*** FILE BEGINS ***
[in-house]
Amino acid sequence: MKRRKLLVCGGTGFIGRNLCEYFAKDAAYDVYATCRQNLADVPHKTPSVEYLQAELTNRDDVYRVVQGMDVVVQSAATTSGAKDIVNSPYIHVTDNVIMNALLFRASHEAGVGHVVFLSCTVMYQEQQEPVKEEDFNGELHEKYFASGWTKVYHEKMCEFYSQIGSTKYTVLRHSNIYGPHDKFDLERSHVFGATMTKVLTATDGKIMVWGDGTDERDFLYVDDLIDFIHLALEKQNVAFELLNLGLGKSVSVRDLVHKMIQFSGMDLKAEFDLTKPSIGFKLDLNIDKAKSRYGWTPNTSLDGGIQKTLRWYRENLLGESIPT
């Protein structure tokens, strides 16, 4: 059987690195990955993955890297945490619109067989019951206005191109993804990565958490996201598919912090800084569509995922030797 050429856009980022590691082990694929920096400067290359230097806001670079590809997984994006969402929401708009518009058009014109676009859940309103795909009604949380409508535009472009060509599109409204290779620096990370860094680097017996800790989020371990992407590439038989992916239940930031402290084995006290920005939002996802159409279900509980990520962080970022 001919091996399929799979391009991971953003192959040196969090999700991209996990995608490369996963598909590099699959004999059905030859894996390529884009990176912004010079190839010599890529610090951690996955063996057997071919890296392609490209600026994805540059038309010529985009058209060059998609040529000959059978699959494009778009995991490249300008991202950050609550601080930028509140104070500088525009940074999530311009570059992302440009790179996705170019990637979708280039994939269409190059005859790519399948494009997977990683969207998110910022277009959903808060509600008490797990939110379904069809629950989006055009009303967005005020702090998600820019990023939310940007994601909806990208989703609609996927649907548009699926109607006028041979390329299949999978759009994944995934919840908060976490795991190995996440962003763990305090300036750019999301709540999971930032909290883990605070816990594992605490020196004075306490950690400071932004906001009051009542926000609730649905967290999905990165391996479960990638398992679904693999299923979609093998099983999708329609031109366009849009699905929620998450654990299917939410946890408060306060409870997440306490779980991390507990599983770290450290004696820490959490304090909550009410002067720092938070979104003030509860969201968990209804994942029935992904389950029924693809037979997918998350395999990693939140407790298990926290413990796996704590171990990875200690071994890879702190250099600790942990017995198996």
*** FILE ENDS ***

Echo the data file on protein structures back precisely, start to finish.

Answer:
[in-house]
Amino acid sequence: MKRRKLLVCGGTGFIGRNLCEYFAKDAAYDVYATCRQNLADVPHKTPSVEYLQAELTNRDDVYRVVQGMDVVVQSAATTSGAKDIVNSPYIHVTDNVIMNALLFRASHEAGVGHVVFLSCTVMYQEQQEPVKEEDFNGELHEKYFASGWTKVYHEKMCEFYSQIGSTKYTVLRHSNIYGPHDKFDLERSHVFGATMTKVLTATDGKIMVWGDGTDERDFLYVDDLIDFIHLALEKQNVAFELLNLGLGKSVSVRDLVHKMIQFSGMDLKAEFDLTKPSIGFKLDLNIDKAKSRYGWTPNTSLDGGIQKTLRWYRENLLGESIPT
């Protein structure tokens, strides 16, 4: 059987690195990955993955890297945490619109067989019951206005191109993804990565958490996201598919912090800084569509995922030797 050429856009980022590691082990694929920096400067290359230097806001670079590809997984994006969402929401708009518009058009014109676009859940309103795909009604949380409508535009472009060509599109409204290779620096990370860094680097017996800790989020371990992407590439038989992916239940930031402290084995006290920005939002996802159409279900509980990520962080970022 001919091996399929799979391009991971953003192959040196969090999700991209996990995608490369996963598909590099699959004999059905030859894996390529884009990176912004010079190839010599890529610090951690996955063996057997071919890296392609490209600026994805540059038309010529985009058209060059998609040529000959059978699959494009778009995991490249300008991202950050609550601080930028509140104070500088525009940074999530311009570059992302440009790179996705170019990637979708280039994939269409190059005859790519399948494009997977990683969207998110910022277009959903808060509600008490797990939110379904069809629950989006055009009303967005005020702090998600820019990023939310940007994601909806990208989703609609996927649907548009699926109607006028041979390329299949999978759009994944995934919840908060976490795991190995996440962003763990305090300036750019999301709540999971930032909290883990605070816990594992605490020196004075306490950690400071932004906001009051009542926000609730649905967290999905990165391996479960990638398992679904693999299923979609093998099983999708329609031109366009849009699905929620998450654990299917939410946890408060306060409870997440306490779980991390507990599983770290450290004696820490959490304090909550009410002067720092938070979104003030509860969201968990209804994942029935992904389950029924693809037979997918998350395999990693939140407790298990926290413990796996704590171990990875200690071994890879702190250099600790942990017995198996």